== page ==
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Surveying I. Lecture 4.. Setting up a theodolite 1.Setting up the tripod (the head of the tripod should be approximately horizontal) above the control.

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Presentation on theme: "Surveying I. Lecture 4.. Setting up a theodolite 1.Setting up the tripod (the head of the tripod should be approximately horizontal) above the control."— Presentation transcript:

1 Surveying I. Lecture 4.

2 Setting up a theodolite 1.Setting up the tripod (the head of the tripod should be approximately horizontal) above the control point 2.Fix the instrument on the tripod. 3.Sight the control point in the optical plummet using the footscrews of the instrument. 4.Level the instrument by adjusting the length of the legs of the tripod using the circular bubble. 5.Find the normal point of the bubble tube.

3 6.Level the instrument accurately using the bubble tube and the three levelling screws. 7.Finally loosen the instrument on the tripod, and slide it above the control point on the head of the tripod. 8.Fix the instrument on the tripod. Setting up a theodolite

4 Systematic errors of angle measurements Systematic errors can be caused by: structural failures or misalignments of the instrument the observer external conditions during the observation (weather, etc) Systematic errors can be eliminated by: eliminating the reason of the systematic error (adjustment of the instrument, following the rules - weather) using suitable measuring procedures computing the effect of the error, and correcting the observations

5 Systematic errors of angle measurements Let’s suppose that the systematic errors are independent -> can be treated separately. Diaphragm is tilted We have to use the same point to sight a target. Intersection of the crosshairs.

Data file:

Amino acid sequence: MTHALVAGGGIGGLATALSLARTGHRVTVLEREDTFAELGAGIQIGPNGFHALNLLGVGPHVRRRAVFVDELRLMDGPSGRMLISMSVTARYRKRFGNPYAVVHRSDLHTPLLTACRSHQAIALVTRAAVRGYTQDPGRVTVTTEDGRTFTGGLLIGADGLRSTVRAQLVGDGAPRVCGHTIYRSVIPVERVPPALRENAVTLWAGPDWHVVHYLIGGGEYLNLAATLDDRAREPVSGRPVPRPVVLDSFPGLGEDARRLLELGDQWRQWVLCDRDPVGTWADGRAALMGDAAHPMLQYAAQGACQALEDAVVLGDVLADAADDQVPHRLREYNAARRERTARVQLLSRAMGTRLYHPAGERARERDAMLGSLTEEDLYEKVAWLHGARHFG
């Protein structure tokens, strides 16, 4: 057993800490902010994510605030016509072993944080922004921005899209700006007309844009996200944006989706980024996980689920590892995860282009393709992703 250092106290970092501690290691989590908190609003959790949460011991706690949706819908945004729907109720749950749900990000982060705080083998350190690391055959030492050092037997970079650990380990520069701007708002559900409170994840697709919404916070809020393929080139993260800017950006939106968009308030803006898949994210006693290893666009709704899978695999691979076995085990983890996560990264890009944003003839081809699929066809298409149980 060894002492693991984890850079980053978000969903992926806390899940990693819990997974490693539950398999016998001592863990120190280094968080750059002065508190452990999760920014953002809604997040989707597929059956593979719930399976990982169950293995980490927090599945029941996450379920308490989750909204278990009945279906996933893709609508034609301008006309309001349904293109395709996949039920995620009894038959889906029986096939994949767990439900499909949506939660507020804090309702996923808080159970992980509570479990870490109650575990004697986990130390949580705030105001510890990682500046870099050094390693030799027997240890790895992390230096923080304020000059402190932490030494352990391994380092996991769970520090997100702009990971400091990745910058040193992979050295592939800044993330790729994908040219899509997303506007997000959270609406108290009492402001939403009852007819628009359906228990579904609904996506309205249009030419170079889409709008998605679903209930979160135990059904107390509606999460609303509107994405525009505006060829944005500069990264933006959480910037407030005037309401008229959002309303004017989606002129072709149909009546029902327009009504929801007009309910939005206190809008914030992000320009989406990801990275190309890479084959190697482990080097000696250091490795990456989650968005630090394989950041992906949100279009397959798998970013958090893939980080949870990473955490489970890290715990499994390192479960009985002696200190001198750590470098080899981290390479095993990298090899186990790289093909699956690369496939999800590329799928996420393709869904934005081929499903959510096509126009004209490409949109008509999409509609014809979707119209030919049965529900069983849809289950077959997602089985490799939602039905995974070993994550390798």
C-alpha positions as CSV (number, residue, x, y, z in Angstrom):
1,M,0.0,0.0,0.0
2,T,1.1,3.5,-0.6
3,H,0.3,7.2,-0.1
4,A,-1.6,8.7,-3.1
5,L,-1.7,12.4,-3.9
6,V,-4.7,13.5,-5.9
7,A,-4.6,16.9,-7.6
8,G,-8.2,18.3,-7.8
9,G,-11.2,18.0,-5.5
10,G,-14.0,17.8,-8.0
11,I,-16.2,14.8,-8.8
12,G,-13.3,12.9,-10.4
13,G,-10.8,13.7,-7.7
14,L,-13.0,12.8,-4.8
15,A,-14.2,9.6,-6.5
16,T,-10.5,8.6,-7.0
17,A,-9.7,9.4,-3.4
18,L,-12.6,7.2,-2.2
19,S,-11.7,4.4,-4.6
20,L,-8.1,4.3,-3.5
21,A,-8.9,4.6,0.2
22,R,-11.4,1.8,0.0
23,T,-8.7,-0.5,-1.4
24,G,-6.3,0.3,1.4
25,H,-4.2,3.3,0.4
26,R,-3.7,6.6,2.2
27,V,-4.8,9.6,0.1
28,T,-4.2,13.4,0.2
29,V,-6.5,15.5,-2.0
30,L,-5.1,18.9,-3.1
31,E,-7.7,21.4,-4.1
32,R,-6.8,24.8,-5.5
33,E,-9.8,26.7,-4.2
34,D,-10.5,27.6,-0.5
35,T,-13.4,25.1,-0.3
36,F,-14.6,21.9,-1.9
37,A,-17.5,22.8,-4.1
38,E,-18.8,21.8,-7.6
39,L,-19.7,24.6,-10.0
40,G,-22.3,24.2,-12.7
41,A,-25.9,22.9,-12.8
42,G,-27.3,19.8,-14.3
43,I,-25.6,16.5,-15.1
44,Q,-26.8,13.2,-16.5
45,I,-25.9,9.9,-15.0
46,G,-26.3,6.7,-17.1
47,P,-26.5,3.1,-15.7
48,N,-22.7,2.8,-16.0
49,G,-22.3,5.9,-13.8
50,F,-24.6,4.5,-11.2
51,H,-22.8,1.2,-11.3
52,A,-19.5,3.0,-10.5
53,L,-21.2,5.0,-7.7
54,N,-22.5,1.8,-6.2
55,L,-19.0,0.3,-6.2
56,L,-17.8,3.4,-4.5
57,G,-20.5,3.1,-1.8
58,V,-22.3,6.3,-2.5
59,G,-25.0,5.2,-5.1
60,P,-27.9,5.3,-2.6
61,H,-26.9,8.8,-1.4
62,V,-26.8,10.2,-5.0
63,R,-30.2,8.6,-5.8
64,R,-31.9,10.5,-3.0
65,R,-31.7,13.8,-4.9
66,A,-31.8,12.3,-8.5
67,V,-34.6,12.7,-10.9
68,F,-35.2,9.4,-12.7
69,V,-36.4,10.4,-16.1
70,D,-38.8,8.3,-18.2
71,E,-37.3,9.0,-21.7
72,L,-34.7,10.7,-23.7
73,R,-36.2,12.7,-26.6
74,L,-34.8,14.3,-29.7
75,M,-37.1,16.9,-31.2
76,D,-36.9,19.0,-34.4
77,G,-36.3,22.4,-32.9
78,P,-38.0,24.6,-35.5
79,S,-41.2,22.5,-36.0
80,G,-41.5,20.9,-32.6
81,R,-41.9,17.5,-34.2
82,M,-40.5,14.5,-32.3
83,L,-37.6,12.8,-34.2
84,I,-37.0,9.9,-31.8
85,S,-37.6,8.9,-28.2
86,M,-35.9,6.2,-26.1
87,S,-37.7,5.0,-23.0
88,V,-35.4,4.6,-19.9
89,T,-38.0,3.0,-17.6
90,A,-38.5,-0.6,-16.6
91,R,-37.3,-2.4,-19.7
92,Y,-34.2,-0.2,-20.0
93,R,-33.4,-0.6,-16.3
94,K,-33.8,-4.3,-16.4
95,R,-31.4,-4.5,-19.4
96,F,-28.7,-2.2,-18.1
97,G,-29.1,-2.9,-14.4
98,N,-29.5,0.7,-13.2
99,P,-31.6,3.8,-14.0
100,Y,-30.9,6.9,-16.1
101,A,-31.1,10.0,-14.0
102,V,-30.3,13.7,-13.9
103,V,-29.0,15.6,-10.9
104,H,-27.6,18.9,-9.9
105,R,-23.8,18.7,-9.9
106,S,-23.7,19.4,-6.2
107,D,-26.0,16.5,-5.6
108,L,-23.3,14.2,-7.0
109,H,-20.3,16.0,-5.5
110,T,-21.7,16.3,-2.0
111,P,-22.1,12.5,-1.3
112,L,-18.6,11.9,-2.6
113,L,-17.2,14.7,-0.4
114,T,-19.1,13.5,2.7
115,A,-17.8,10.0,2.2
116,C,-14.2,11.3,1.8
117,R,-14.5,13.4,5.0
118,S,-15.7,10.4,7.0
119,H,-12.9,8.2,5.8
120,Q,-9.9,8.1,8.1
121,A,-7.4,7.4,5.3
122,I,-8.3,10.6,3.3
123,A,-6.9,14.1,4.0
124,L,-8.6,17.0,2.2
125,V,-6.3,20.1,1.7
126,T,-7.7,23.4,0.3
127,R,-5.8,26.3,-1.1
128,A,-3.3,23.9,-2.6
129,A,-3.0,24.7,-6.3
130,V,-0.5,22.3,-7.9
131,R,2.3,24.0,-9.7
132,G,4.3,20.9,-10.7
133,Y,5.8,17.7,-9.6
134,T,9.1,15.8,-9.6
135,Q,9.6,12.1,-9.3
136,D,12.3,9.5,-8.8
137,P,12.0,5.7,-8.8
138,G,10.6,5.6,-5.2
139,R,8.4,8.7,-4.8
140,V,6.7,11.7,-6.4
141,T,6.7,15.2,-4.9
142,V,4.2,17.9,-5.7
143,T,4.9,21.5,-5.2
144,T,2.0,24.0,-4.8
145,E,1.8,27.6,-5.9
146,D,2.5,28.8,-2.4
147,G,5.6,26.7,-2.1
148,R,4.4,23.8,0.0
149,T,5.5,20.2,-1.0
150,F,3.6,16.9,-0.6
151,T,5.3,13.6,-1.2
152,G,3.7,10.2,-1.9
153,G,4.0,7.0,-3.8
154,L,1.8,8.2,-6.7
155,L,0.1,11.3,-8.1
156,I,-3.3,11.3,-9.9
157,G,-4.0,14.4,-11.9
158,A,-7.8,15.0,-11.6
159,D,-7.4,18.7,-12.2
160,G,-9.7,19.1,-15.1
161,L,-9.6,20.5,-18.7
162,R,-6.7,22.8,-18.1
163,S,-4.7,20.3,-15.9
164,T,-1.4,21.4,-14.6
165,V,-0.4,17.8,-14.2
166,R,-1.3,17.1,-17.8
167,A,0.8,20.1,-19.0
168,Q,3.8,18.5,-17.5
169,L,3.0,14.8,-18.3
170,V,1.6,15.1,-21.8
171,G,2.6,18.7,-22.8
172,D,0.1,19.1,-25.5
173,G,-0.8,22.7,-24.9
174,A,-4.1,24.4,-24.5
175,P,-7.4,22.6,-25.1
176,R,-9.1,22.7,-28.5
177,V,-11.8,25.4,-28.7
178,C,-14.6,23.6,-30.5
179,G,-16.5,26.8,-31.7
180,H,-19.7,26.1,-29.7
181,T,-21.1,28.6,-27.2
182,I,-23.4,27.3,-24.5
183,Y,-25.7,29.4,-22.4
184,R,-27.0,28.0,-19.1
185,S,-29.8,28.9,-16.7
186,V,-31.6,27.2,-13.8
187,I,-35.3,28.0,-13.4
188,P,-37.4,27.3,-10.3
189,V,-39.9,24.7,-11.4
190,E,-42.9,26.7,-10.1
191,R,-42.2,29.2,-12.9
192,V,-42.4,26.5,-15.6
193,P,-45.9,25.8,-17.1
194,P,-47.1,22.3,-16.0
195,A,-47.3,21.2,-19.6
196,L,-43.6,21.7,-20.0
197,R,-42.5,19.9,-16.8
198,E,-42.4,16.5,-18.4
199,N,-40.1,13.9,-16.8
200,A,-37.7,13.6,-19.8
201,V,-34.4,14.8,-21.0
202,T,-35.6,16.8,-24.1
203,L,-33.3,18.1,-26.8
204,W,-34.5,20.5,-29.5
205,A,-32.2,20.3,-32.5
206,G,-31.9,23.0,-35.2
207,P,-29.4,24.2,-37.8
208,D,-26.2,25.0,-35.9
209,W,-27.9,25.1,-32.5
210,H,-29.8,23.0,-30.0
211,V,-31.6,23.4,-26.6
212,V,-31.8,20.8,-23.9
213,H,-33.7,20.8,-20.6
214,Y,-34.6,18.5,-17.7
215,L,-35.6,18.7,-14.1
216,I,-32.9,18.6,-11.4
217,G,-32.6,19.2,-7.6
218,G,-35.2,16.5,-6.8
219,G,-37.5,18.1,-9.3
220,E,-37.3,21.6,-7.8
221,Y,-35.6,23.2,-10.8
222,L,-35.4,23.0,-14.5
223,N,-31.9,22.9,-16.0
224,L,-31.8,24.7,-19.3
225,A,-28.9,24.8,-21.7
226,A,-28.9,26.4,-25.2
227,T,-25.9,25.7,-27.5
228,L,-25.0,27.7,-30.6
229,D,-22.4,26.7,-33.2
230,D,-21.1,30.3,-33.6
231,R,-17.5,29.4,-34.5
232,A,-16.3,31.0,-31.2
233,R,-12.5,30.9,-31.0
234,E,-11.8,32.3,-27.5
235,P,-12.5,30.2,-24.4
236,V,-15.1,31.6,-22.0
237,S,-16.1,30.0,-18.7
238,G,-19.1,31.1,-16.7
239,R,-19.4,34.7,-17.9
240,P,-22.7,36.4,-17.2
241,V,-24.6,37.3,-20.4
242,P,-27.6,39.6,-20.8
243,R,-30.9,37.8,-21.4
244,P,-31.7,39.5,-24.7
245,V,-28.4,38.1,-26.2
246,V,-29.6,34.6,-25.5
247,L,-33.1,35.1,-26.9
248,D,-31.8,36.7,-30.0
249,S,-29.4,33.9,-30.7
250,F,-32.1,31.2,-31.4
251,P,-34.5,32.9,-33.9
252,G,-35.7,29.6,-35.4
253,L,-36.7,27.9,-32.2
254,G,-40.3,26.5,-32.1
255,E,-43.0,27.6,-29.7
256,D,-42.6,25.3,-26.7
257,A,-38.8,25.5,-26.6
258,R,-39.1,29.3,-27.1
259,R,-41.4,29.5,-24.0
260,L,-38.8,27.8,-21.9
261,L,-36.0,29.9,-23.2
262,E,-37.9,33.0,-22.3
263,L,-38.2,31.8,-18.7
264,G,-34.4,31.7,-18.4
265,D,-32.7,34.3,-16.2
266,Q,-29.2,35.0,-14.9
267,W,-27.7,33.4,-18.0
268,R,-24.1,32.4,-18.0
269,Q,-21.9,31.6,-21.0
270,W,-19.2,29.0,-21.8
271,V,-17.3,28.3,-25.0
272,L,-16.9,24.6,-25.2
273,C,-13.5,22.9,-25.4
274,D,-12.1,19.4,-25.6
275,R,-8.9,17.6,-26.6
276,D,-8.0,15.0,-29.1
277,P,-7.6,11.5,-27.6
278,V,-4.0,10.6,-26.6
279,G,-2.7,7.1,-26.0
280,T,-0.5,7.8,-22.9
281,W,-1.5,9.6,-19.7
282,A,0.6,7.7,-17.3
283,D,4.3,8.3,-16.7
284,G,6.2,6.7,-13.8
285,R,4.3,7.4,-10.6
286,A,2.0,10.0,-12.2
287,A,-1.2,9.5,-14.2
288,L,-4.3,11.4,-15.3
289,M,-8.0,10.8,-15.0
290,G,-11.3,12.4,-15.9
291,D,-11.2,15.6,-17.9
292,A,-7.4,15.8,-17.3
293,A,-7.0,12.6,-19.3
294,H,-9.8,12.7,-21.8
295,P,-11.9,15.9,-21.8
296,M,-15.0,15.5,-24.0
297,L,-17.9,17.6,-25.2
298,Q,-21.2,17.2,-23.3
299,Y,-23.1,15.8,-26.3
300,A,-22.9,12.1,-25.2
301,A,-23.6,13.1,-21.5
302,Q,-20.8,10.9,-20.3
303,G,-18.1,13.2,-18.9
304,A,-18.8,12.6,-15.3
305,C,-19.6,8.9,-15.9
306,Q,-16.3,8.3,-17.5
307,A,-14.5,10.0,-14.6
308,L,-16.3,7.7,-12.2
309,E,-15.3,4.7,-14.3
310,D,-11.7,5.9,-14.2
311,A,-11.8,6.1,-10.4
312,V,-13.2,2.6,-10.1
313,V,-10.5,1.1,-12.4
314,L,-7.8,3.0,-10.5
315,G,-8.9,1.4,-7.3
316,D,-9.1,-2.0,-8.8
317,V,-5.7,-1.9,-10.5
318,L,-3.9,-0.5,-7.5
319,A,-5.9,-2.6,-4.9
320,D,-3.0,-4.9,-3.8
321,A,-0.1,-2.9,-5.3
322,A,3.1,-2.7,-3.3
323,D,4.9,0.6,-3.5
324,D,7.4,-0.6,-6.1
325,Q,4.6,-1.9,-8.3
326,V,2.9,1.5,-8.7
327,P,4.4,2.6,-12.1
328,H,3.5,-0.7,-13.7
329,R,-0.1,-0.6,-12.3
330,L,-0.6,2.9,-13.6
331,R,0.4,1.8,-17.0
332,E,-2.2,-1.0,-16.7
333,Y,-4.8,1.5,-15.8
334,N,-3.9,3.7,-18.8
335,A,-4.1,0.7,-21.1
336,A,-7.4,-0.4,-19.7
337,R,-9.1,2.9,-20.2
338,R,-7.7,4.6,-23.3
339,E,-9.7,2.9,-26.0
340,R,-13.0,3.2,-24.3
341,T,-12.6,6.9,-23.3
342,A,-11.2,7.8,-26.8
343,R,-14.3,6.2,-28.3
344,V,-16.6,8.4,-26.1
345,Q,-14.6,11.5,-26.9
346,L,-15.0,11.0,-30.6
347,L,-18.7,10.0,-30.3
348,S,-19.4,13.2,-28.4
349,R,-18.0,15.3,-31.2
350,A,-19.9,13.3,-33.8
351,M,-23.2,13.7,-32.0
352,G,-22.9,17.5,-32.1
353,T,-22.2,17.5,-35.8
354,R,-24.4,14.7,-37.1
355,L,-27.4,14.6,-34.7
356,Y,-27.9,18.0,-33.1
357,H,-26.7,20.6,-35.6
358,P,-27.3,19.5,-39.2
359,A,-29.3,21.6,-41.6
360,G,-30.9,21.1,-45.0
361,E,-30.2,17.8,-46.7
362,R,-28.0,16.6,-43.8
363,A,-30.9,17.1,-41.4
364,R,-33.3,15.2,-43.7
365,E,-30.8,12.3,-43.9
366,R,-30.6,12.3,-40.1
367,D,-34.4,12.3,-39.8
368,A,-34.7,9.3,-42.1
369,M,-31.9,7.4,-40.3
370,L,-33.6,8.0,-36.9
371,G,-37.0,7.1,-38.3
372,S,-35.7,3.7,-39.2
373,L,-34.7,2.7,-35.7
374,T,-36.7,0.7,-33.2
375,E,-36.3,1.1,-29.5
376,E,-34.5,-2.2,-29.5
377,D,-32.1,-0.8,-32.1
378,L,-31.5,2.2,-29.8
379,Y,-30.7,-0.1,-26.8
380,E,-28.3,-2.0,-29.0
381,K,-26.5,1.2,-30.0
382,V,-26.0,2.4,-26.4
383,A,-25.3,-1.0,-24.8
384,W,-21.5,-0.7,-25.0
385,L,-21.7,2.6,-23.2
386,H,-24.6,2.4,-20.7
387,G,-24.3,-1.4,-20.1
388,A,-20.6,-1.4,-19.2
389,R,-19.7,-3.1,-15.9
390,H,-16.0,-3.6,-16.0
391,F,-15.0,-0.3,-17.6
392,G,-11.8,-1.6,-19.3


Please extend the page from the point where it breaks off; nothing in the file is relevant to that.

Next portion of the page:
6 Systematic errors of angle measurements Collimation error The line of sight is not perpendicular to the transit axis.

7 Systematic errors of angle measurements The effect of collimation error on the horizontal readings:

8 Systematic errors of angle measurements since: and: When the angles are small: and: Thus:

9 Systematic errors of angle measurements Readings in two faces!

10 Systematic errors of angle measurements The transit axis is not adjusted The transit axis is not perpendicular to the standing axis. From the OP’P 1 ’ triangle: From the P’P 1 P 1 ’ triangle: since then Readings in two faces!

11 Systematic errors of angle measurements Excentricity of the telescope The line of sight do not intersect the standing axis. Readings in two faces!

12 Systematic errors of angle measurements Excentricity of the horizontal circle The center of the horizontal circle do not coincide with the standing axis. Sine theorem: Dangerous error source: r=14cm, (  )=10 -6 m,  =90 -> (  )=14,4” Readings in two faces or using two indices!

13 Systematic errors of angle measurements Tilting of the horizontal circle The plane of the horizontal circle is not perpendicular to the standing axis. Graduation error of the horizontal circle Could be neglected for modern instruments. However repeated measurements should be taken by rotating the horizontal circle with 180°/# of repetitions.

14 Systematic errors of AM - Setting up errors Centering error The extension of the standing axis does not go through the station. Centering should be checked before each repetition!

15 Systematic errors of AM - Ext. conditions Deformation of the tripod The tripod may revolve due to direct and uneven sunlight. Experience show that the speed of revolution is constant. Effect of refraction The light does not propagate along a straight line. Majority of the impact is on the vertical angle measurements. Will be discussed later. FL and FR readings in the opposite order!

16 The Horizontal Reading Readings are taken in two faces: Face left (FL) Face right (FR) How can the horizontal reading computed from the FL and FR readings? In theory the difference between FL and FR reading should be exactly 180°.

17 The Horizontal Reading BUT: Systematic errors exist - like the collimation error The effect has opposite sign in the FL and FR reading.

18 The Horizontal Reading Example FL: FR: The difference should be 180°, but it is 180°00’29’’. 2  = 29’’->  = 14,5’’ Horizontal Reading = FL +  = 88° 05’ 40’’

19 The Zenith Angle In theory the sum of the FL and FR readings should be 360°.

20 The Zenith Angle What happens, when the index is not in the vertical direction?

21 The Zenith Angle How can we compute the zenith angle? FL: FR:  =360°-FL-FR=18’’  =9’’ Z = FL+  =

22 Thank You for Your Attention!


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